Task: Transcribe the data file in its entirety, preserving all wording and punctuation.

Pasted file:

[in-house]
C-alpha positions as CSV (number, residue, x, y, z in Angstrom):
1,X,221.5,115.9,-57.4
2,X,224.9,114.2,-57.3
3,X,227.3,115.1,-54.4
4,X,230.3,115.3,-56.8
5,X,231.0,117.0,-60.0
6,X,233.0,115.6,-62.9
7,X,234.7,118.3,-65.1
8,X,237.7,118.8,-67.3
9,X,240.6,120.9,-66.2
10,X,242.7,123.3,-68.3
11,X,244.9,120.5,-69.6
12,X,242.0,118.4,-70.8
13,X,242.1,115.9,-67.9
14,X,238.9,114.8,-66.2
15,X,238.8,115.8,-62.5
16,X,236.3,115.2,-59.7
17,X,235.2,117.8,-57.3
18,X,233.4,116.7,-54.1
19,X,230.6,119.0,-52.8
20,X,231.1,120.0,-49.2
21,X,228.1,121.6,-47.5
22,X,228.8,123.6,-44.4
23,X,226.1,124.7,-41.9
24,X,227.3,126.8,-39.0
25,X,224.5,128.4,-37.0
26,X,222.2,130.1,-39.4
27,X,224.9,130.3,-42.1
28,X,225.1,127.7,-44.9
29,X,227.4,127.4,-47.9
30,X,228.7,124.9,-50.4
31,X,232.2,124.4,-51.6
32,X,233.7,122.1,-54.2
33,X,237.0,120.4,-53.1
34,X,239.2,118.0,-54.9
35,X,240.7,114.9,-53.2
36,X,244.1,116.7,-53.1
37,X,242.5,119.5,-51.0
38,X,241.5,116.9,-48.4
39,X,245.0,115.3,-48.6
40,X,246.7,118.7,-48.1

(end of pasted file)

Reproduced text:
[in-house]
C-alpha positions as CSV (number, residue, x, y, z in Angstrom):
1,X,221.5,115.9,-57.4
2,X,224.9,114.2,-57.3
3,X,227.3,115.1,-54.4
4,X,230.3,115.3,-56.8
5,X,231.0,117.0,-60.0
6,X,233.0,115.6,-62.9
7,X,234.7,118.3,-65.1
8,X,237.7,118.8,-67.3
9,X,240.6,120.9,-66.2
10,X,242.7,123.3,-68.3
11,X,244.9,120.5,-69.6
12,X,242.0,118.4,-70.8
13,X,242.1,115.9,-67.9
14,X,238.9,114.8,-66.2
15,X,238.8,115.8,-62.5
16,X,236.3,115.2,-59.7
17,X,235.2,117.8,-57.3
18,X,233.4,116.7,-54.1
19,X,230.6,119.0,-52.8
20,X,231.1,120.0,-49.2
21,X,228.1,121.6,-47.5
22,X,228.8,123.6,-44.4
23,X,226.1,124.7,-41.9
24,X,227.3,126.8,-39.0
25,X,224.5,128.4,-37.0
26,X,222.2,130.1,-39.4
27,X,224.9,130.3,-42.1
28,X,225.1,127.7,-44.9
29,X,227.4,127.4,-47.9
30,X,228.7,124.9,-50.4
31,X,232.2,124.4,-51.6
32,X,233.7,122.1,-54.2
33,X,237.0,120.4,-53.1
34,X,239.2,118.0,-54.9
35,X,240.7,114.9,-53.2
36,X,244.1,116.7,-53.1
37,X,242.5,119.5,-51.0
38,X,241.5,116.9,-48.4
39,X,245.0,115.3,-48.6
40,X,246.7,118.7,-48.1